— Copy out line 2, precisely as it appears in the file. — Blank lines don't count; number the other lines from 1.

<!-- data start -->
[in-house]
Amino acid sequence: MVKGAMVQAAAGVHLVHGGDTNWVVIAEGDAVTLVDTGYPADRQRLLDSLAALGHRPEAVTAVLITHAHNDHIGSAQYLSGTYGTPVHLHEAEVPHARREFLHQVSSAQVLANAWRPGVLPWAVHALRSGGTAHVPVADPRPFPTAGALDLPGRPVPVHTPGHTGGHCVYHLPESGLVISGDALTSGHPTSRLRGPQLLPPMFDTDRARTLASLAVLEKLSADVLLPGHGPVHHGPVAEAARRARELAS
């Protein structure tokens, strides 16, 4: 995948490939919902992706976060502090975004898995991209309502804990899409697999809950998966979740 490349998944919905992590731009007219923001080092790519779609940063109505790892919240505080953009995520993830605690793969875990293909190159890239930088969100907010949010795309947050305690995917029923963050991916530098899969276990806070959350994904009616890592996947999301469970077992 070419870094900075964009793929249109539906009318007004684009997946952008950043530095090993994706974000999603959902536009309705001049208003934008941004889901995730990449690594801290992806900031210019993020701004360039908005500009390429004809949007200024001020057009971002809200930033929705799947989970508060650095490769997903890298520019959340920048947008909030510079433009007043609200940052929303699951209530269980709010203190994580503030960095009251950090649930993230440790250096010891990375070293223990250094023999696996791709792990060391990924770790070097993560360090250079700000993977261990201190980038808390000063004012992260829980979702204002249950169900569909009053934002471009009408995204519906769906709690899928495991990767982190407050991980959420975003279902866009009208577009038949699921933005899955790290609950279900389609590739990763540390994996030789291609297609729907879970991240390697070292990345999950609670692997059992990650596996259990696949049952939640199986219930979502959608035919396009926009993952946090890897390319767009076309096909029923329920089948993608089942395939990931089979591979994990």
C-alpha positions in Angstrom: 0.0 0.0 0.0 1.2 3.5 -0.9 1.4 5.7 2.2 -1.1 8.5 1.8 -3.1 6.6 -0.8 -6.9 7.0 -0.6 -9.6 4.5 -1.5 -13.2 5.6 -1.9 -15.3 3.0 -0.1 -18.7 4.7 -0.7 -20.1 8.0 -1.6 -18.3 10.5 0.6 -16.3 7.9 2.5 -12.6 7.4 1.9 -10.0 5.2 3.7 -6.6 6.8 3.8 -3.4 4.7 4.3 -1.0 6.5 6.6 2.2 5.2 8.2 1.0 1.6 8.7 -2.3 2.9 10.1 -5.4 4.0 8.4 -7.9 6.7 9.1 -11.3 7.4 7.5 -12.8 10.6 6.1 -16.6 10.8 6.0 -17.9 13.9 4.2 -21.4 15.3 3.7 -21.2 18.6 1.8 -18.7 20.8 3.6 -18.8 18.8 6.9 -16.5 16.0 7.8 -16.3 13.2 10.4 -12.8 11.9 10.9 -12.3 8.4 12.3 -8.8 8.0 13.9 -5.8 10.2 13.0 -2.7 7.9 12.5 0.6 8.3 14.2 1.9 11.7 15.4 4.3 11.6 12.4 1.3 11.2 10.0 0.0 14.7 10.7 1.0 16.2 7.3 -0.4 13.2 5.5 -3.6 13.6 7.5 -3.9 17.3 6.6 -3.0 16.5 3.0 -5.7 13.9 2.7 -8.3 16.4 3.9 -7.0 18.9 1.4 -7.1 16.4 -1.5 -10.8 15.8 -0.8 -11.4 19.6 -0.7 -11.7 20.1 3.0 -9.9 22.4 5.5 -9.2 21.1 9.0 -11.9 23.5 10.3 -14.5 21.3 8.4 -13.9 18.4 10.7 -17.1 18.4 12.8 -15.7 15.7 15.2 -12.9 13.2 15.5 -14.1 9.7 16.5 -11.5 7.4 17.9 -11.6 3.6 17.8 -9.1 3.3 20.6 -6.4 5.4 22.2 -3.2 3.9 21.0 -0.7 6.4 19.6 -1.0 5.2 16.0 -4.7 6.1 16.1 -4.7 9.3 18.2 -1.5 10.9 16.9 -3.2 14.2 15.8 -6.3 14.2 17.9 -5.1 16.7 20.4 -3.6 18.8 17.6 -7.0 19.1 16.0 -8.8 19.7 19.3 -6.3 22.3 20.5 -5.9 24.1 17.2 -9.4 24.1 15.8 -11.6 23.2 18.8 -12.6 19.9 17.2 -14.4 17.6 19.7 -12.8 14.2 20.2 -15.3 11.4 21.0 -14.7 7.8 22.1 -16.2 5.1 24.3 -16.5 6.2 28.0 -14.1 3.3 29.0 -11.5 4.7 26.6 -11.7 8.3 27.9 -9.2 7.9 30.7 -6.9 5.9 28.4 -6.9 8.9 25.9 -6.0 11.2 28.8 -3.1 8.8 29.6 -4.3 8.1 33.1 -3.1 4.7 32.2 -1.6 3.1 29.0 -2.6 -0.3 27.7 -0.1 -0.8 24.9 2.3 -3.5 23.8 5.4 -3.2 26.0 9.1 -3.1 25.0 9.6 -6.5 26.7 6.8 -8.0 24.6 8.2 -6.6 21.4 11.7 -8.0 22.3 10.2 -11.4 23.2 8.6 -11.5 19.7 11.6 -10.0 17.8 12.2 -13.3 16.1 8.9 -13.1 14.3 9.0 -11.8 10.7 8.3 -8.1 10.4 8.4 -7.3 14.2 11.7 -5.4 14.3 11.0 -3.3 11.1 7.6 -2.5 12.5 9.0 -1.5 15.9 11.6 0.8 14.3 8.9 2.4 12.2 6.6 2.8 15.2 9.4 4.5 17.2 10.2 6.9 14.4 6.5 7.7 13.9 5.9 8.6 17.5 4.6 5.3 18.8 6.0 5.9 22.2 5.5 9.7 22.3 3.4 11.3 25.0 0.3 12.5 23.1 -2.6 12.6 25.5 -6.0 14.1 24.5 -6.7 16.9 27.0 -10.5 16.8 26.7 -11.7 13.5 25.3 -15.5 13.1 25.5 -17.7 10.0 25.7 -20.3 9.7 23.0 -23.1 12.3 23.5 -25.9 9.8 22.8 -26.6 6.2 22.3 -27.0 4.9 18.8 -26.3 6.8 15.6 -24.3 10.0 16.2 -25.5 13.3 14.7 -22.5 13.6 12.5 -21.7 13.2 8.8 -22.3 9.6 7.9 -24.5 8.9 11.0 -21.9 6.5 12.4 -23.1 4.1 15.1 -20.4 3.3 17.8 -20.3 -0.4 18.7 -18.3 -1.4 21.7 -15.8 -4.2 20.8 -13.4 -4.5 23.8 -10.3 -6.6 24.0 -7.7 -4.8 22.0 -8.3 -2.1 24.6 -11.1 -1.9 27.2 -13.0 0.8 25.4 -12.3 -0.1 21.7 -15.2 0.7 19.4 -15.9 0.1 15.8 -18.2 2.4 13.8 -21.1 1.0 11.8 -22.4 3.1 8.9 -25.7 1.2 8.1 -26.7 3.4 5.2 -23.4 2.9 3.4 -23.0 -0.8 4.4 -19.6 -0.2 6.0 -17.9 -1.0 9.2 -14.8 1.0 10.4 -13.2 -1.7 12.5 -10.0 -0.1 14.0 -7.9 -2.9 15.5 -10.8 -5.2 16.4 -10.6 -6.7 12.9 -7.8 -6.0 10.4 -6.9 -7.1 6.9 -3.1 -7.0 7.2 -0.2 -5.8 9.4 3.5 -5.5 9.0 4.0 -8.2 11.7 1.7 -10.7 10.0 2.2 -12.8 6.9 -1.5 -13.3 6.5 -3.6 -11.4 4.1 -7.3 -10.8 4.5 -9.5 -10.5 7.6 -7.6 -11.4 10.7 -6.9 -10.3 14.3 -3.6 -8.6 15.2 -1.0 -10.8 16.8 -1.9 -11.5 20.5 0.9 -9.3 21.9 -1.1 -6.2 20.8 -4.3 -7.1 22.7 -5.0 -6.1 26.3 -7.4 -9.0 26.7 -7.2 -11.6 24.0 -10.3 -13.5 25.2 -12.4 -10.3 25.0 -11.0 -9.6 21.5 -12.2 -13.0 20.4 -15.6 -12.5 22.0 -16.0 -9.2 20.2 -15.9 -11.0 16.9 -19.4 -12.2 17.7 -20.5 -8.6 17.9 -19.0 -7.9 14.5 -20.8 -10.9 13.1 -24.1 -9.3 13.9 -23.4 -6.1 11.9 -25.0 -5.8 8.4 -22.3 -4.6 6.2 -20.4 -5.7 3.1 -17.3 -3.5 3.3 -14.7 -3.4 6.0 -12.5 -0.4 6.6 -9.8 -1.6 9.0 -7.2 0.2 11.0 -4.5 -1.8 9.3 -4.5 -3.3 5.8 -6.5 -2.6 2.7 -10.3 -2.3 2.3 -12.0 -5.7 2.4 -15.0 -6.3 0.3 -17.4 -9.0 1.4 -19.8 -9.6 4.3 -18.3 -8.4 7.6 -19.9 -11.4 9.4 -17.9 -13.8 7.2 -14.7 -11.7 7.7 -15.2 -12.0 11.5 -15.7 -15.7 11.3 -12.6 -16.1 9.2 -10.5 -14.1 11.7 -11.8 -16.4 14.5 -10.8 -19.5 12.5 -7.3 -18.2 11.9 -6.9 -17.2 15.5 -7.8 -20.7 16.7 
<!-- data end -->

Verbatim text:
Amino acid sequence: MVKGAMVQAAAGVHLVHGGDTNWVVIAEGDAVTLVDTGYPADRQRLLDSLAALGHRPEAVTAVLITHAHNDHIGSAQYLSGTYGTPVHLHEAEVPHARREFLHQVSSAQVLANAWRPGVLPWAVHALRSGGTAHVPVADPRPFPTAGALDLPGRPVPVHTPGHTGGHCVYHLPESGLVISGDALTSGHPTSRLRGPQLLPPMFDTDRARTLASLAVLEKLSADVLLPGHGPVHHGPVAEAARRARELAS